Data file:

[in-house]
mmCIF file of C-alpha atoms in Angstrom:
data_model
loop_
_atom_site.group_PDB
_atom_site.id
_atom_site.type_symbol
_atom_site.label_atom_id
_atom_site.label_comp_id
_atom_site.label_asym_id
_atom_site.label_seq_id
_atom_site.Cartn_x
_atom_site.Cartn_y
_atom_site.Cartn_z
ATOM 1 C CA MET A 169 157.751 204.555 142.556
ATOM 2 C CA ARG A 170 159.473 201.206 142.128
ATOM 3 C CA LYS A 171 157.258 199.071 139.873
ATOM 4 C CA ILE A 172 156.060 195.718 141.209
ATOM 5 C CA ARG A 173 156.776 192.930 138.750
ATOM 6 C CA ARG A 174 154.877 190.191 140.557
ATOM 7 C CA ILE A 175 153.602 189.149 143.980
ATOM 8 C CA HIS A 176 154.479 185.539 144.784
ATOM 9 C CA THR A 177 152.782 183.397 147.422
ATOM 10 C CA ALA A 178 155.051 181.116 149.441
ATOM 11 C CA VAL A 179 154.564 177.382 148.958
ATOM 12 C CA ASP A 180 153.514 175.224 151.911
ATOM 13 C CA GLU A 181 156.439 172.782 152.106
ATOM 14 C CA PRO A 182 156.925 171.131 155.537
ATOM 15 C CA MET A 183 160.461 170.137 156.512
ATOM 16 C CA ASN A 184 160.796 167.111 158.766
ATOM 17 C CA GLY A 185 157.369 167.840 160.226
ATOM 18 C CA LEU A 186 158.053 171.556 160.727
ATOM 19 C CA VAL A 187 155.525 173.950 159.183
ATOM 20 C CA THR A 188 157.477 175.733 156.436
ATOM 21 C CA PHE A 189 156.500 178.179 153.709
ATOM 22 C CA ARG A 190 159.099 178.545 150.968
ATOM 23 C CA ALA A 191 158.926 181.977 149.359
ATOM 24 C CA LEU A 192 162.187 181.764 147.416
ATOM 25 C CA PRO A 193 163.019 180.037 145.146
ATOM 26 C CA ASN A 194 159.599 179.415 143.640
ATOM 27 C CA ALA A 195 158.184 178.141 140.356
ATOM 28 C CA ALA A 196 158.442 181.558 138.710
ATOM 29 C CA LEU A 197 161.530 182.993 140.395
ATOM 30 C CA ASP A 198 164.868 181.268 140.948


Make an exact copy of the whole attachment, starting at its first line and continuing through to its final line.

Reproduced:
[in-house]
mmCIF file of C-alpha atoms in Angstrom:
data_model
loop_
_atom_site.group_PDB
_atom_site.id
_atom_site.type_symbol
_atom_site.label_atom_id
_atom_site.label_comp_id
_atom_site.label_asym_id
_atom_site.label_seq_id
_atom_site.Cartn_x
_atom_site.Cartn_y
_atom_site.Cartn_z
ATOM 1 C CA MET A 169 157.751 204.555 142.556
ATOM 2 C CA ARG A 170 159.473 201.206 142.128
ATOM 3 C CA LYS A 171 157.258 199.071 139.873
ATOM 4 C CA ILE A 172 156.060 195.718 141.209
ATOM 5 C CA ARG A 173 156.776 192.930 138.750
ATOM 6 C CA ARG A 174 154.877 190.191 140.557
ATOM 7 C CA ILE A 175 153.602 189.149 143.980
ATOM 8 C CA HIS A 176 154.479 185.539 144.784
ATOM 9 C CA THR A 177 152.782 183.397 147.422
ATOM 10 C CA ALA A 178 155.051 181.116 149.441
ATOM 11 C CA VAL A 179 154.564 177.382 148.958
ATOM 12 C CA ASP A 180 153.514 175.224 151.911
ATOM 13 C CA GLU A 181 156.439 172.782 152.106
ATOM 14 C CA PRO A 182 156.925 171.131 155.537
ATOM 15 C CA MET A 183 160.461 170.137 156.512
ATOM 16 C CA ASN A 184 160.796 167.111 158.766
ATOM 17 C CA GLY A 185 157.369 167.840 160.226
ATOM 18 C CA LEU A 186 158.053 171.556 160.727
ATOM 19 C CA VAL A 187 155.525 173.950 159.183
ATOM 20 C CA THR A 188 157.477 175.733 156.436
ATOM 21 C CA PHE A 189 156.500 178.179 153.709
ATOM 22 C CA ARG A 190 159.099 178.545 150.968
ATOM 23 C CA ALA A 191 158.926 181.977 149.359
ATOM 24 C CA LEU A 192 162.187 181.764 147.416
ATOM 25 C CA PRO A 193 163.019 180.037 145.146
ATOM 26 C CA ASN A 194 159.599 179.415 143.640
ATOM 27 C CA ALA A 195 158.184 178.141 140.356
ATOM 28 C CA ALA A 196 158.442 181.558 138.710
ATOM 29 C CA LEU A 197 161.530 182.993 140.395
ATOM 30 C CA ASP A 198 164.868 181.268 140.948